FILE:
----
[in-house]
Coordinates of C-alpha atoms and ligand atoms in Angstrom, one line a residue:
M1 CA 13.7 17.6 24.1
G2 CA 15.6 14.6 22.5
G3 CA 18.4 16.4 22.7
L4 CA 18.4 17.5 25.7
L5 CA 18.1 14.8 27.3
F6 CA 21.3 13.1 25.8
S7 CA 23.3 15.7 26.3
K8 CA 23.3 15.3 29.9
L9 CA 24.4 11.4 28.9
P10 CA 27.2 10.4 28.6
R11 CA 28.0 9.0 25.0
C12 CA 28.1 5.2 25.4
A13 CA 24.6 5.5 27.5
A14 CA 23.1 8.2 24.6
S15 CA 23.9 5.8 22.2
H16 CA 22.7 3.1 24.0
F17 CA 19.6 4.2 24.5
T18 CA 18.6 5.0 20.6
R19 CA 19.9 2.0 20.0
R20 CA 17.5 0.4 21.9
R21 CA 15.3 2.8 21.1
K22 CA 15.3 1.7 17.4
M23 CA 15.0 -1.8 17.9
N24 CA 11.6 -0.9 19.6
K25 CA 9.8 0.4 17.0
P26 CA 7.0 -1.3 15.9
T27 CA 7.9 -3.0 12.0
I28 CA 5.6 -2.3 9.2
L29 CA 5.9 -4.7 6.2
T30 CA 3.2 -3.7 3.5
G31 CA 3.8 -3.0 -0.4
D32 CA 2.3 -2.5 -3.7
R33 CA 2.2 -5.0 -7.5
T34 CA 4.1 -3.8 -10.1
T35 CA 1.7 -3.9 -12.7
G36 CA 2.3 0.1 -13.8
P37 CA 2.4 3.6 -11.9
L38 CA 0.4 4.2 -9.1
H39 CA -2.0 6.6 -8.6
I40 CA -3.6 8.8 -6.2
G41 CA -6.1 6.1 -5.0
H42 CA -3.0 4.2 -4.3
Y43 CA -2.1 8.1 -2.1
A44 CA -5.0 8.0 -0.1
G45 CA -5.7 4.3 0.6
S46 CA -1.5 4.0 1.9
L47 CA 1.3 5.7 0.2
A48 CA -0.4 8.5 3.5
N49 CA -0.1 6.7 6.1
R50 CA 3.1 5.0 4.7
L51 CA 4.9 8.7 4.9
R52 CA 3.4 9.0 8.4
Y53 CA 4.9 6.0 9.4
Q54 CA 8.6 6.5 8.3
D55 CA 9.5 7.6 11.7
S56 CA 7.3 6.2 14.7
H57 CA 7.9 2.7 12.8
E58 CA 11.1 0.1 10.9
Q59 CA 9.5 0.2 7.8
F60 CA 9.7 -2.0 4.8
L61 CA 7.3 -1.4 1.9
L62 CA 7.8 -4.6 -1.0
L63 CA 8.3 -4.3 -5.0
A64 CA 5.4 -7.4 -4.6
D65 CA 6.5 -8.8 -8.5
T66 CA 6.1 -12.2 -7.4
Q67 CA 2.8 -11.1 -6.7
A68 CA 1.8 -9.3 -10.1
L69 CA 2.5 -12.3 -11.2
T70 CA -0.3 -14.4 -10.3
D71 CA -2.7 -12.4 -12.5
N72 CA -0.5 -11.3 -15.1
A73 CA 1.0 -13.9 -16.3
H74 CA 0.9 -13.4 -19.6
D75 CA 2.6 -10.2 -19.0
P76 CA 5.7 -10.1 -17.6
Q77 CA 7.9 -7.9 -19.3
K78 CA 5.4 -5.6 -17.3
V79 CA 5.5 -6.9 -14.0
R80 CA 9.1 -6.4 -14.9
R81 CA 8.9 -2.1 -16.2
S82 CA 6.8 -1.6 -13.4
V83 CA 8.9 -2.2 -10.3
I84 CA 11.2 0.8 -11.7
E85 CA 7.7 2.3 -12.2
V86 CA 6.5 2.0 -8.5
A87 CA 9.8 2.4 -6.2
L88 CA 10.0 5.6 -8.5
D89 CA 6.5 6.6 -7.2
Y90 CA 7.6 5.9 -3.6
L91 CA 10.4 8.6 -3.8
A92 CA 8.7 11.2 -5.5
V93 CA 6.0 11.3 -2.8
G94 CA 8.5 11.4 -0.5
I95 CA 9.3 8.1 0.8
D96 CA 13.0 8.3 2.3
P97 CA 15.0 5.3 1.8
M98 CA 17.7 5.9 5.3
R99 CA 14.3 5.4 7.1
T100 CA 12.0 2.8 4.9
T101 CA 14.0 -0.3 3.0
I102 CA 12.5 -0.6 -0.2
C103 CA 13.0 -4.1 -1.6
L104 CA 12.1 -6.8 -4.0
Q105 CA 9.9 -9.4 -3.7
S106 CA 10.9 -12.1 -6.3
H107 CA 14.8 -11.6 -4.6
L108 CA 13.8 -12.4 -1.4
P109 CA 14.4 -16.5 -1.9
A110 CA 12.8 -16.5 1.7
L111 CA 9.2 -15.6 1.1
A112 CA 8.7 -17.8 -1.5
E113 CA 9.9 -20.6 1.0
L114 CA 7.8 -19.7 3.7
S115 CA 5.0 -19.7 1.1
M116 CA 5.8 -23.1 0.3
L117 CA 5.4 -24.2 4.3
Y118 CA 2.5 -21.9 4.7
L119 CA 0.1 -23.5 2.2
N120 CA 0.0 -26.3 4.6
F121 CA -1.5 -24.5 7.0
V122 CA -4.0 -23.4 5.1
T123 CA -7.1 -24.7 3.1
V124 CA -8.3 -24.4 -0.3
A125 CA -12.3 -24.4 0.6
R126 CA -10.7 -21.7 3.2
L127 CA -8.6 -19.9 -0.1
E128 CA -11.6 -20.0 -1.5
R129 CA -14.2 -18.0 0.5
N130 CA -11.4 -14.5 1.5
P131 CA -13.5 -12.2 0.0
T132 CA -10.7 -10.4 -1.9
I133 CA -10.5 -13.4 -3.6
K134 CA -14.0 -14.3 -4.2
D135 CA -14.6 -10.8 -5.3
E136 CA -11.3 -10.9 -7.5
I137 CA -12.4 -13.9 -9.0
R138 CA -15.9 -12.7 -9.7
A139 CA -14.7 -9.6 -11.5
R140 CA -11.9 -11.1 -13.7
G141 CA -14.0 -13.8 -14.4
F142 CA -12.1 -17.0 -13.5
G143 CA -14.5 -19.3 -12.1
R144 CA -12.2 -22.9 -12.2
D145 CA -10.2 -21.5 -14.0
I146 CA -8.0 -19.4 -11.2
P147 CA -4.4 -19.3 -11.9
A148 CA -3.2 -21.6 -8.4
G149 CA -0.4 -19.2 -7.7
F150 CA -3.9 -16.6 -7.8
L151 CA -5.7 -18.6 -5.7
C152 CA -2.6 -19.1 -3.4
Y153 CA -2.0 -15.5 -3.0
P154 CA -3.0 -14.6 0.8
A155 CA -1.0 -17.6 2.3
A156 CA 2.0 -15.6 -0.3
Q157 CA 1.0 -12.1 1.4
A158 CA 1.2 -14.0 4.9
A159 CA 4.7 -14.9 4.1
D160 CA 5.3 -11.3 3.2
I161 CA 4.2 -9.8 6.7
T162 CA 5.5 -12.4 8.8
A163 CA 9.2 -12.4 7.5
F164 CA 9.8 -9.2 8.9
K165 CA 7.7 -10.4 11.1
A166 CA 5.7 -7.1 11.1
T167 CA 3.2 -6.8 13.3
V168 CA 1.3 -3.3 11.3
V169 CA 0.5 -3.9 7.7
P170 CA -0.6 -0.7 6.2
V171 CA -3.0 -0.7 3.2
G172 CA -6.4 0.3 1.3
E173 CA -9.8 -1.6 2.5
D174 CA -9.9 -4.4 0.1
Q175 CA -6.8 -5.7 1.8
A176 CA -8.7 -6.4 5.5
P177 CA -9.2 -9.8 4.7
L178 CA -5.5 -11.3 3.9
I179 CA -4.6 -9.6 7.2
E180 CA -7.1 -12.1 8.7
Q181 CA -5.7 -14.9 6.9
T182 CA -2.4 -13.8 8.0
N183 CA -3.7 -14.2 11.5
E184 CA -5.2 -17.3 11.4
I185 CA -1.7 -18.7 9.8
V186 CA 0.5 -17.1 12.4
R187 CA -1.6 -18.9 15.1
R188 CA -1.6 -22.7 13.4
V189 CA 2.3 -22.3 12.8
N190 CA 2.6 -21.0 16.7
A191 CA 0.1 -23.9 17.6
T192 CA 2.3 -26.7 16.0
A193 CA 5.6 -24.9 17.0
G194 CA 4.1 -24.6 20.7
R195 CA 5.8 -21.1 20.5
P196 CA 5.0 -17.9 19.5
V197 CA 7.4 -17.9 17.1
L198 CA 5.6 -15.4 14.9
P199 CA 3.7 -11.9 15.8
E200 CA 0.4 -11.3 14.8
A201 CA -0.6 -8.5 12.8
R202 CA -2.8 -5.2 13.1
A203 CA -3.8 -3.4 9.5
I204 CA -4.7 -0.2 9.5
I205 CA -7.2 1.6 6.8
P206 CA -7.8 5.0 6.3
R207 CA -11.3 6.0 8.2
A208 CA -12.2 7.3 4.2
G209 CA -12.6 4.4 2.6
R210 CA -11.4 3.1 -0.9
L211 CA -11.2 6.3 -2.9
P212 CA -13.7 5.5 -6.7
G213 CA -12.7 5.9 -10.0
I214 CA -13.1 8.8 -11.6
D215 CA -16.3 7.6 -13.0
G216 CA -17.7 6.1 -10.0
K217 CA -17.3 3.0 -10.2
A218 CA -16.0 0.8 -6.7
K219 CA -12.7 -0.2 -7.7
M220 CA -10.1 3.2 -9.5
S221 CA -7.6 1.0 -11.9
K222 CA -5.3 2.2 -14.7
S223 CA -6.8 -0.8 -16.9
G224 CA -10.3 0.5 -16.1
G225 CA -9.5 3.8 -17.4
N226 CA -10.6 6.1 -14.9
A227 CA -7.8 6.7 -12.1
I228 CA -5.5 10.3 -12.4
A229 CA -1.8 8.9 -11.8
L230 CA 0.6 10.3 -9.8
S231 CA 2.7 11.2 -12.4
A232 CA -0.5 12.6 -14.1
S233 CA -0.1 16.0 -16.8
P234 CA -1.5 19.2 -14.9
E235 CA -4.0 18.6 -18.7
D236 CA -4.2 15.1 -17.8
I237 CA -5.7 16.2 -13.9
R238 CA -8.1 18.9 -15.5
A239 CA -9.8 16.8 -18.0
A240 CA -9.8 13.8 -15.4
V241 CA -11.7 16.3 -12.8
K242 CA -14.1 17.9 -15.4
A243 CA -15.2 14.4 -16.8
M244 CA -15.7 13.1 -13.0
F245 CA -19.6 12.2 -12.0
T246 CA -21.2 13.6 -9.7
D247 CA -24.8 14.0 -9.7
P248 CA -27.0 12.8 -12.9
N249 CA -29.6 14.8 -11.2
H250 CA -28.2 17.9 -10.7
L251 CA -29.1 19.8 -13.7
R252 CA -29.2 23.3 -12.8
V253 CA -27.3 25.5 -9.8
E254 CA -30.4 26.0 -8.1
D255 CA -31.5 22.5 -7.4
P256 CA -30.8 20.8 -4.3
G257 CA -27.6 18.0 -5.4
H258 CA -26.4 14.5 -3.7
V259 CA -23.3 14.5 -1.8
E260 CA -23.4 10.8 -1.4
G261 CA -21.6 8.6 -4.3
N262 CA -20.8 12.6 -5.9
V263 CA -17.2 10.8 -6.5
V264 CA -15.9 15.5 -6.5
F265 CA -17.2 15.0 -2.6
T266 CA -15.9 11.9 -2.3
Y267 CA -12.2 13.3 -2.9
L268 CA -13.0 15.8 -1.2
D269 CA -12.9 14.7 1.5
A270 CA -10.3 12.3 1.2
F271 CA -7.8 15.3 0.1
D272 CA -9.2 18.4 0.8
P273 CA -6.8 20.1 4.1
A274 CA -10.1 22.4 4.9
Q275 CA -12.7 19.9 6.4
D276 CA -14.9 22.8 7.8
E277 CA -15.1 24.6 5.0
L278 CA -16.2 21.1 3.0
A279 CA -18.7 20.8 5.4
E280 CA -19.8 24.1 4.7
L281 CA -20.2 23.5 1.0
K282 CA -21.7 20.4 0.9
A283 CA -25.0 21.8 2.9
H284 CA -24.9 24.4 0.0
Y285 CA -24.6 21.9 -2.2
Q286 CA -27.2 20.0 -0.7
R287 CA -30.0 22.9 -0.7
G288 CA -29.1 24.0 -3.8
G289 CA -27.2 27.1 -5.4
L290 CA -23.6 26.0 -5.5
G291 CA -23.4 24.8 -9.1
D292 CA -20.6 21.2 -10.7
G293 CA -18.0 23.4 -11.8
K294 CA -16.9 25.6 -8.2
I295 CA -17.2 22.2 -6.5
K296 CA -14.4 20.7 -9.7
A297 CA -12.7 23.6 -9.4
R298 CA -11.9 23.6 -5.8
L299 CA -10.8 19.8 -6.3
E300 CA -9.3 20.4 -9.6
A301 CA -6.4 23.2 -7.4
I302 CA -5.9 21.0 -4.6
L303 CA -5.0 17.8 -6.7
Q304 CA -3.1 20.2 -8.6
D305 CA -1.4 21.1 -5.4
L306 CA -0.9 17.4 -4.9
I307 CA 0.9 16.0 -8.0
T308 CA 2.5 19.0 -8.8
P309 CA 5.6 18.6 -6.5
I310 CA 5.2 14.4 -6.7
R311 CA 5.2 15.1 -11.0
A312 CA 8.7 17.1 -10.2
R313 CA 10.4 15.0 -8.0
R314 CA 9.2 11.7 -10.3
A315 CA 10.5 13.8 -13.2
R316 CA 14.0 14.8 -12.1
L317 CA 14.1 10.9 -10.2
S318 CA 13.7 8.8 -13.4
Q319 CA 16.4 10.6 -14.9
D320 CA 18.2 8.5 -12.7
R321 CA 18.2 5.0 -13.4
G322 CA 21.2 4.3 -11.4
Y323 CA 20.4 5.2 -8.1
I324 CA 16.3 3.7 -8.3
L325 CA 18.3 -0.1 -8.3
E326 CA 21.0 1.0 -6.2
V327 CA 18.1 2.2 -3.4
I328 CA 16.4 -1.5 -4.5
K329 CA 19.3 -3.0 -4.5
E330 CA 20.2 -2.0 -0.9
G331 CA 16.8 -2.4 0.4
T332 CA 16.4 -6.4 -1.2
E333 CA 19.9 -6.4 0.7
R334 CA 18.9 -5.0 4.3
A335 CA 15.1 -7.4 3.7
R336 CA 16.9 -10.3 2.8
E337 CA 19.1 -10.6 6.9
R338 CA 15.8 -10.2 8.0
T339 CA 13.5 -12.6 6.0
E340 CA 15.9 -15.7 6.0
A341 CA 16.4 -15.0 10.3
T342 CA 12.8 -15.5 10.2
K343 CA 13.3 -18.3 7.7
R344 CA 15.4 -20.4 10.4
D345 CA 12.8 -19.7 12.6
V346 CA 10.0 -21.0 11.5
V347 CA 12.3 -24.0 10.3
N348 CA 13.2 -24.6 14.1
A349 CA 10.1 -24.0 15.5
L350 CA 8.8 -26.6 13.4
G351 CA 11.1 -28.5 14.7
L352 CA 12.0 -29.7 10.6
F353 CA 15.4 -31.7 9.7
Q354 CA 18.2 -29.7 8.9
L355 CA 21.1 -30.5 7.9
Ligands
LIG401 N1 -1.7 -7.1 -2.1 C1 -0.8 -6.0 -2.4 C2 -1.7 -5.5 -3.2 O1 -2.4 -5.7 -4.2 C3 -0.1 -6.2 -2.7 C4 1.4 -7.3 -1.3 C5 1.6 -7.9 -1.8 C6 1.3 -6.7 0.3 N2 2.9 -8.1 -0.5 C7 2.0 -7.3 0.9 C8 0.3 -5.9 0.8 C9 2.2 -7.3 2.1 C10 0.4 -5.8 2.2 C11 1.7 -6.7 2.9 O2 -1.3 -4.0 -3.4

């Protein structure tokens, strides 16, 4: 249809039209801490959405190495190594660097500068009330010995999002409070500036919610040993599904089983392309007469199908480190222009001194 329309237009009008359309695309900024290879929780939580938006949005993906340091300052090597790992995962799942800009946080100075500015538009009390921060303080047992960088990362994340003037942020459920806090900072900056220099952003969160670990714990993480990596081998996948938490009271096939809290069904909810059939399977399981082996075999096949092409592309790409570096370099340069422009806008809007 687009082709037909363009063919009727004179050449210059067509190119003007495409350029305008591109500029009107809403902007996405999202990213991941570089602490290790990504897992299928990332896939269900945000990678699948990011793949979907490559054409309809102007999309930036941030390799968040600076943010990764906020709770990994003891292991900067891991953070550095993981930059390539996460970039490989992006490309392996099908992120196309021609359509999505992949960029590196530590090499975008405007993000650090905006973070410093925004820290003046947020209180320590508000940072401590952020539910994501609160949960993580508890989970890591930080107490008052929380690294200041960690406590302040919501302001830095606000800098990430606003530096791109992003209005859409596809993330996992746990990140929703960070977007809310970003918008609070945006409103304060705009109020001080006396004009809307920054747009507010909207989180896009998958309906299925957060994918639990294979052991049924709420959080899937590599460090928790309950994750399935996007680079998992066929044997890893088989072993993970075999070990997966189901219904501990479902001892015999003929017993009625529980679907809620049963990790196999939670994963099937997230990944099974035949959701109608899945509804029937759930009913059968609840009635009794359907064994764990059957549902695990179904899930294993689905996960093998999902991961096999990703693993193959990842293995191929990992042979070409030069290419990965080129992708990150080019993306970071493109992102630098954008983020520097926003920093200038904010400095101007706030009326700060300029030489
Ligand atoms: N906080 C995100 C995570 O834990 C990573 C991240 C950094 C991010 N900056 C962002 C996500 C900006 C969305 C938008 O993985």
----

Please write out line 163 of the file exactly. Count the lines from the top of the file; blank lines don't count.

I161 CA 4.2 -9.8 6.7